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Chicken Molting

Discussion in 'Managing Your Flock' started by Thedukelife, Nov 18, 2016.

  1. Thedukelife

    Thedukelife Out Of The Brooder

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    Oct 30, 2016
    I have a hen that is molting, kind of scrawny and is being picked on. I separated her and would like to find an organic/natural way to help repair feather loss and molting. Comments and advise would be appreciated.
     
  2. EggSighted4Life

    EggSighted4Life Overrun With Chickens

    Hi. [​IMG]

    Increase protein, that is what feathers are made of.
     
  3. Thedukelife

    Thedukelife Out Of The Brooder

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    Oct 30, 2016
    Thanks EggSighted
     
  4. Vickie 51

    Vickie 51 Out Of The Brooder

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    Definitely increase the protein. Also try not to handle her a lot since they get sort of sensitive when they molt. Try and reduce her stress level as well.
     
  5. EggSighted4Life

    EggSighted4Life Overrun With Chickens

    Good point about being sensitive. It's true for chicks when they are getting their feathers in as well. [​IMG]

    Since you have separated her, she may get picked on even more when she returns, or have to work her way back into the pecking order depending on how long it's been. Is it one member of the flock picking on her and is she being targeted more than standard pecking order?

    When you return her, make sure there are visual barriers, a place to get away, and maybe multiple feed stations. Returning her to the roost at night so they all wake up together could be another way to ease her back in. I don't know why it works, but it often does and that's how I've integrated all of my broods into the coop. Have you checked for any other parasites? Like lice, mites or worms?

    I think peas are high in protein. And obviously meats and eggs. A little probiotics wouldn't hurt her, in the form of yogurt. Possibly even Greek, more protein but not sure I'm about the probiotic level. Not the diet ones.

    Where she is separated at, does she have access to dirt? If not you may need to bring her some since they use small pebbles for digestion, unless you provide grit.

    I feel bad for molting hens. Hope she feels better! [​IMG]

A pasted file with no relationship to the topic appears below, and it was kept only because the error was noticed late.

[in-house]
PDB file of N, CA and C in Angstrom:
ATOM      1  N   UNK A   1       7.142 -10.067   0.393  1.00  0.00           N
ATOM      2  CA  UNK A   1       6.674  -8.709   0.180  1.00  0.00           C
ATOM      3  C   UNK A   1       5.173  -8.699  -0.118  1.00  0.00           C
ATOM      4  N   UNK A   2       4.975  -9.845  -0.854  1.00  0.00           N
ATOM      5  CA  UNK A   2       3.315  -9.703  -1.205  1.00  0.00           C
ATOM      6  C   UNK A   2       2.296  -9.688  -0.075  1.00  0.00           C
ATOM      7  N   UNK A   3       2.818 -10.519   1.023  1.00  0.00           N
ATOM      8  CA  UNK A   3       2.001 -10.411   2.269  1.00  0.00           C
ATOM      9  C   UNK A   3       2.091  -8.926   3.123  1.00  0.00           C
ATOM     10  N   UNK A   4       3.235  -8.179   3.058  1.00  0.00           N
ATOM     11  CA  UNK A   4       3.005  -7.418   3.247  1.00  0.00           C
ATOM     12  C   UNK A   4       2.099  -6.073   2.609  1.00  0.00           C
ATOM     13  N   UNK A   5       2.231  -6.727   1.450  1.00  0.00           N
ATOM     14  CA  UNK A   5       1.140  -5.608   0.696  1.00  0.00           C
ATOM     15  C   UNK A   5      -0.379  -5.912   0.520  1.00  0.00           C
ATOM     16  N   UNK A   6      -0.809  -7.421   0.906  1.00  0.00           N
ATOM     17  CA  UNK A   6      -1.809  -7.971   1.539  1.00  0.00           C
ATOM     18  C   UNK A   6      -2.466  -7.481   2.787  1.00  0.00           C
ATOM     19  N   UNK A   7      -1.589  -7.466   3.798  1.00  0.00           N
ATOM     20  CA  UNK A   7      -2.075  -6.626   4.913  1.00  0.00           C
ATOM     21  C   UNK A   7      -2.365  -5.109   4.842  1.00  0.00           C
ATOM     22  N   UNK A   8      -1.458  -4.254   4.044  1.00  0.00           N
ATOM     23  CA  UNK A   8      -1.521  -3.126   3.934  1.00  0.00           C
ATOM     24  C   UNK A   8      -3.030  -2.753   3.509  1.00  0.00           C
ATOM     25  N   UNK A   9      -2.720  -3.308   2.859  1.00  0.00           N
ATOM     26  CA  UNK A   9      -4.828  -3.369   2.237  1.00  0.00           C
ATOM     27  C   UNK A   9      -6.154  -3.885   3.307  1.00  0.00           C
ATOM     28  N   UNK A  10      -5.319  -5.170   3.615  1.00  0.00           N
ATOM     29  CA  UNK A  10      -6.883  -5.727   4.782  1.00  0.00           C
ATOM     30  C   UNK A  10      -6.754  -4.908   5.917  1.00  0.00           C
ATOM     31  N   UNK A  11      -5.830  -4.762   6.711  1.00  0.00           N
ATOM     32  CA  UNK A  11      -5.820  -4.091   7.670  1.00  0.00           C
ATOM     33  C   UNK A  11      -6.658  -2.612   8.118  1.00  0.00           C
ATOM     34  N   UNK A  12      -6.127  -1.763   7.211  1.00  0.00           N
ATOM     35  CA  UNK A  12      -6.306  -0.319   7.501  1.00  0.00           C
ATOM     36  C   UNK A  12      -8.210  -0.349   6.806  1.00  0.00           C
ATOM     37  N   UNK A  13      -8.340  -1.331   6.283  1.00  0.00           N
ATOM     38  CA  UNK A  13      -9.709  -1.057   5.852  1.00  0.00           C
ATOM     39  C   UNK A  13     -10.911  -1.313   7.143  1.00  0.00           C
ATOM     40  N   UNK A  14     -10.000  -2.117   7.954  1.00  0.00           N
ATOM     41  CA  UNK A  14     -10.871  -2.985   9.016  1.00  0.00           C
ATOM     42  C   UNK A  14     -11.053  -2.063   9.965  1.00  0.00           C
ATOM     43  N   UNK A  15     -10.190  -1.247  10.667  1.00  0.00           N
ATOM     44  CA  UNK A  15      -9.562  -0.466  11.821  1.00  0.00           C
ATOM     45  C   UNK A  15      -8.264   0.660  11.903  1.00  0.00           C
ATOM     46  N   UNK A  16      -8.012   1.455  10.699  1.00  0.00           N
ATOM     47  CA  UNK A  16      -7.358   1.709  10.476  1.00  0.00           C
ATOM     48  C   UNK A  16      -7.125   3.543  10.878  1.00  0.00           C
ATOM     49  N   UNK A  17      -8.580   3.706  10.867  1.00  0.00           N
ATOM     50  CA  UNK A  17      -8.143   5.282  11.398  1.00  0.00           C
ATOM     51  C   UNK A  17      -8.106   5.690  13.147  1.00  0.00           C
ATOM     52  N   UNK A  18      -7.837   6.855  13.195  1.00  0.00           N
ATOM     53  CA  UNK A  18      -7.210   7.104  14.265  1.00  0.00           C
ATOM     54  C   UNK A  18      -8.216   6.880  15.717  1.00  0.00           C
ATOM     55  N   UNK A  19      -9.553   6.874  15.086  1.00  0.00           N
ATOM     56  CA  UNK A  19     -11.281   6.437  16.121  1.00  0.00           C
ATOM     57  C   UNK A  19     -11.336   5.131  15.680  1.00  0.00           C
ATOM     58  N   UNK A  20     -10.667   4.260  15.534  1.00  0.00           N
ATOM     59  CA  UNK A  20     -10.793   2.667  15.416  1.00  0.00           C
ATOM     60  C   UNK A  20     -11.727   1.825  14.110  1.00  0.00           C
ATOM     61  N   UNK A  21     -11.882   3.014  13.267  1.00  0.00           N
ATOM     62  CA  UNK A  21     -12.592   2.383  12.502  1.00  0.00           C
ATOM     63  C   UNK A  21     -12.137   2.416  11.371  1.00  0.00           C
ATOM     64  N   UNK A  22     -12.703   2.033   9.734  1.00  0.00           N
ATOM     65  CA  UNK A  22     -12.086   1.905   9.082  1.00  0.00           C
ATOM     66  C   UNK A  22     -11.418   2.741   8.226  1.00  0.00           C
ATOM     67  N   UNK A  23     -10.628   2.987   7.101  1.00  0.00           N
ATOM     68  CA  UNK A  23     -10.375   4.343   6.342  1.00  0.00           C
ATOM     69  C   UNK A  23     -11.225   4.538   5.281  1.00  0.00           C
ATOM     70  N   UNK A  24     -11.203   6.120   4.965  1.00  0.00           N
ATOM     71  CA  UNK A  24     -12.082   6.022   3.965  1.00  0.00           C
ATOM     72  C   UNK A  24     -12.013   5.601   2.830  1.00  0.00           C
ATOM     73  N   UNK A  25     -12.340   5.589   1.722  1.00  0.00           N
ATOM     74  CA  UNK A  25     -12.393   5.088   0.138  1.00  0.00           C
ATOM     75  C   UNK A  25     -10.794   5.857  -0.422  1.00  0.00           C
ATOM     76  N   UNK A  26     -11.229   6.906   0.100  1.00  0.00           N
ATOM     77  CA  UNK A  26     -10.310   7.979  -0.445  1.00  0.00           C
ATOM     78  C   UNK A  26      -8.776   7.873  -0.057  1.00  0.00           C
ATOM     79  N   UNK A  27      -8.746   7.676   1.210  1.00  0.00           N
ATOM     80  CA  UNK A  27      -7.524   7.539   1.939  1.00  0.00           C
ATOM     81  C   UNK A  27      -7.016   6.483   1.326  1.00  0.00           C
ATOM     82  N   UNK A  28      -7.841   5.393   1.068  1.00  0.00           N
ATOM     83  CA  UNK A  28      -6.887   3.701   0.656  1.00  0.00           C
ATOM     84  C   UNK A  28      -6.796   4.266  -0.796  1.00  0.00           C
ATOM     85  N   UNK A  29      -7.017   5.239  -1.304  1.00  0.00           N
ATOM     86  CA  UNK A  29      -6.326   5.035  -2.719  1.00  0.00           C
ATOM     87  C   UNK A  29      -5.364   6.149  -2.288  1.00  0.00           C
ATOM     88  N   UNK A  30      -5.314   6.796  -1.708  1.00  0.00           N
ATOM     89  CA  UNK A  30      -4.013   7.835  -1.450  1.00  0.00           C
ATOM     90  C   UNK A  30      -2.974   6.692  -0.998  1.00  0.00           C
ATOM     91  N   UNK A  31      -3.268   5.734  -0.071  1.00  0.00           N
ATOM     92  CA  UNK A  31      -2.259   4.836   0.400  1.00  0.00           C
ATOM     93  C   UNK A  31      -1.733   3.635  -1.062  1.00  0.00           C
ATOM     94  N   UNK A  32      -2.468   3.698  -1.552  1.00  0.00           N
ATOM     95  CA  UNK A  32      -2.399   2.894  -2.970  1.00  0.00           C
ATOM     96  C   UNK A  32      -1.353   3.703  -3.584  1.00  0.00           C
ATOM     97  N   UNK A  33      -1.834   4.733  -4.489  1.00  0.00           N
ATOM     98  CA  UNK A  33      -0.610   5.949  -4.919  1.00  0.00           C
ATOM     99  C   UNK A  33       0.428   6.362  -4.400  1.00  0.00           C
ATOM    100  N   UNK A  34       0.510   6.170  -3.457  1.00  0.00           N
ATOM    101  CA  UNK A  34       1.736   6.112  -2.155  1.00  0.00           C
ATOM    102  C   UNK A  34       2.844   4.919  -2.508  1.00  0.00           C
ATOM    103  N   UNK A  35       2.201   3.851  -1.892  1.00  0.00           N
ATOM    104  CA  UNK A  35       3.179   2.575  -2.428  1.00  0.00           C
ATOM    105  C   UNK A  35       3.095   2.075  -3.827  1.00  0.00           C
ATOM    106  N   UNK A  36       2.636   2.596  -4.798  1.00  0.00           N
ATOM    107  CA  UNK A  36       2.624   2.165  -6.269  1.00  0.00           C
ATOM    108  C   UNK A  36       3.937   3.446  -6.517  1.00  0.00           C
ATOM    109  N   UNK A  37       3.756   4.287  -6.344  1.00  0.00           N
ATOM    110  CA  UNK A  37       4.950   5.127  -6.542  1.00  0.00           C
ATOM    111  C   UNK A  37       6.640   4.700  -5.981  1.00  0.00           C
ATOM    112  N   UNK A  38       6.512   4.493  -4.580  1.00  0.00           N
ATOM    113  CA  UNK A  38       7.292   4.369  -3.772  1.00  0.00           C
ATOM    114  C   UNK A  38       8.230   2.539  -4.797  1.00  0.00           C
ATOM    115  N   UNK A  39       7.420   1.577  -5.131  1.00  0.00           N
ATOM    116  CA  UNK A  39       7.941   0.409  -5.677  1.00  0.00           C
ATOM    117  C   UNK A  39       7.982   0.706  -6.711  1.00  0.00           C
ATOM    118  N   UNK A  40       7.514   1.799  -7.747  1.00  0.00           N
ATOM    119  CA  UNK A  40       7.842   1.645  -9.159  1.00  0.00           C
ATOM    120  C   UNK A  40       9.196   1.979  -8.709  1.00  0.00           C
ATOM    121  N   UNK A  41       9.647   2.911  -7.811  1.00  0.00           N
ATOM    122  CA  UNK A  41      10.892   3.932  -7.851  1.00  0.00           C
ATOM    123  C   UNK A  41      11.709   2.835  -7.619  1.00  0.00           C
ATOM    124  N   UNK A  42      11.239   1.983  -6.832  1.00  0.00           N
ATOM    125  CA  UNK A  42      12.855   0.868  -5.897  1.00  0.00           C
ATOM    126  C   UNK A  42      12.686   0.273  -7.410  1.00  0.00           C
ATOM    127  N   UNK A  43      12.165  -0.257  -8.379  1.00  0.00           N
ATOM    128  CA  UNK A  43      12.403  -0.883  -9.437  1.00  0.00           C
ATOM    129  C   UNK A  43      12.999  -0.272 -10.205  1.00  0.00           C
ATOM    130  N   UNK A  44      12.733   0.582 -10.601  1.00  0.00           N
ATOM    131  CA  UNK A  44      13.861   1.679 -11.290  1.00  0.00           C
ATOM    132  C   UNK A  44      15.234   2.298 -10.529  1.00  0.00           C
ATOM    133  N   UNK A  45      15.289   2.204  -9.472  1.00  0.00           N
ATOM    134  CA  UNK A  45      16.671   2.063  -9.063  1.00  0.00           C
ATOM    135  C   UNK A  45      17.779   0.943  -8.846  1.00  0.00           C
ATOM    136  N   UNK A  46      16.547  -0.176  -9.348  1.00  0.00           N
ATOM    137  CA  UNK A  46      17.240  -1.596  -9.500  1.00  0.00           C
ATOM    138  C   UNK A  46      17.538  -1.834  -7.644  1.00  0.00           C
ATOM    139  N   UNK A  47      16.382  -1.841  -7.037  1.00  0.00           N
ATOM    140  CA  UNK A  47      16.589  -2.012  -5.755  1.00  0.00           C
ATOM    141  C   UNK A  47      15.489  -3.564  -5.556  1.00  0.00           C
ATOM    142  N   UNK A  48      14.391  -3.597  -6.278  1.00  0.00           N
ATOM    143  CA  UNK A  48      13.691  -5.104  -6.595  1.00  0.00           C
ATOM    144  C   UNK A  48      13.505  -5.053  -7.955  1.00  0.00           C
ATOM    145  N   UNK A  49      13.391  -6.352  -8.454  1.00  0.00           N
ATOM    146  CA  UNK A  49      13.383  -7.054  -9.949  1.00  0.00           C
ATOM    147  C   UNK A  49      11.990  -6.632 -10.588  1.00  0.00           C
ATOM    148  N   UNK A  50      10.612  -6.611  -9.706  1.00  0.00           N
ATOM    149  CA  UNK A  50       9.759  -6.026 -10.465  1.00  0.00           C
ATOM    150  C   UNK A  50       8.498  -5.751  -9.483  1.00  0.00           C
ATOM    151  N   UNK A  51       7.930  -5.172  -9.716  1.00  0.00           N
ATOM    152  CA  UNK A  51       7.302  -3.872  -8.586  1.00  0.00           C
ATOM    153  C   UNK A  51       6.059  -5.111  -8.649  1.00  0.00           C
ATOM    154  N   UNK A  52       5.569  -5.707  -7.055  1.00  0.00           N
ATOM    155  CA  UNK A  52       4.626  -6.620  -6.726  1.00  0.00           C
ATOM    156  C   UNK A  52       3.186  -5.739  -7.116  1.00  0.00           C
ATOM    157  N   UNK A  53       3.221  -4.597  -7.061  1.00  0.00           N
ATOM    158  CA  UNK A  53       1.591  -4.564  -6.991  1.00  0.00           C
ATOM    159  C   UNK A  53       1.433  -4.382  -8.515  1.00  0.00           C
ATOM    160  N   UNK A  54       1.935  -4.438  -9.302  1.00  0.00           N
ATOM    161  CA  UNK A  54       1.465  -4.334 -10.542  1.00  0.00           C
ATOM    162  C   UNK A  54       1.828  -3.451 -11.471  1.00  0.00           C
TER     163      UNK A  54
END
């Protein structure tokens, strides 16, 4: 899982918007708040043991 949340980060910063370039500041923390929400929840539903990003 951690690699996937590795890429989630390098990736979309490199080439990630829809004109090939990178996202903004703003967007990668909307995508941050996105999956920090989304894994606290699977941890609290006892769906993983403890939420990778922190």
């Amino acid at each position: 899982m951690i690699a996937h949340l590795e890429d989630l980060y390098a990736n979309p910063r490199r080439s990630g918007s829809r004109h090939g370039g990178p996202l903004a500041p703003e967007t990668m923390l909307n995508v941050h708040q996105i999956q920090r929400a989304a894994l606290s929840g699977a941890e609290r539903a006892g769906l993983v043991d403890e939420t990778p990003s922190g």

6. Mrs. K

    Mrs. K Overrun With Chickens

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    Unless she is being killed, I would not move her from the flock as it causes so many problems when you want to put her back. If she is seriously getting picked on, try putting up some blind spots in your run, where a bird can get out of sight from the others. They tend to look terrible if they get a hard molt, but almost always, those feathers grow in fast. And in a week she will look much younger, shinier and healthier with the pretty new feathers.

    I don't believe in yogurt for birds, but I would give a little meat. Maybe some deer scraps if your family is hunting. But really any of the higher protein bird rations would be good.

    Mrs K
     
    1 person likes this.
  7. Thedukelife

    Thedukelife Out Of The Brooder

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    Thanks Mrs.K! And I am not killing her, but I do plan on selling her.that's why I want her to be healthy and look good.
     
  8. EggSighted4Life

    EggSighted4Life Overrun With Chickens

    I have never given my birds yogurt, just heard it from others. And you know (if you remember me) that I am a learner.... So can you tell me why you don't like yogurt for birds? Thanks
     
  9. lazy gardener

    lazy gardener Chicken Obsessed

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    CENTRAL MAINE
    I agree with Mrs K. Separating her will only make her life more miserable when she returns to the flock. I've found that birds going through a hard molt tend to isolate themselves from the flock, as they are usually ousted to the bottom of the pecking order. They know that to be involved in a skirmish at this vulnerable time would not bode well for them. I have one gal who has been having a difficult time. She's been isolating for weeks. Thankfully, predation is minimal at this time, and she has lots of cover options. I try to see to it that she has some feed set aside for her where ever she chooses to hang out. Have given her some animal protein. Within the last week, though she still looks like she had a fight with a lawn mower (and lost) she's coming back into flock presence more often. An other couple of weeks should see her looking pretty good. One thing to keep in mind is that if she is getting feather picked during a molt, THEN, IMO it would be prudent to separate her. Plenty of space, plenty of open ended options to get out of sight, plenty of multi level hang out options are very helpful. Simply putting a bale of hay in the run is a big help.
     

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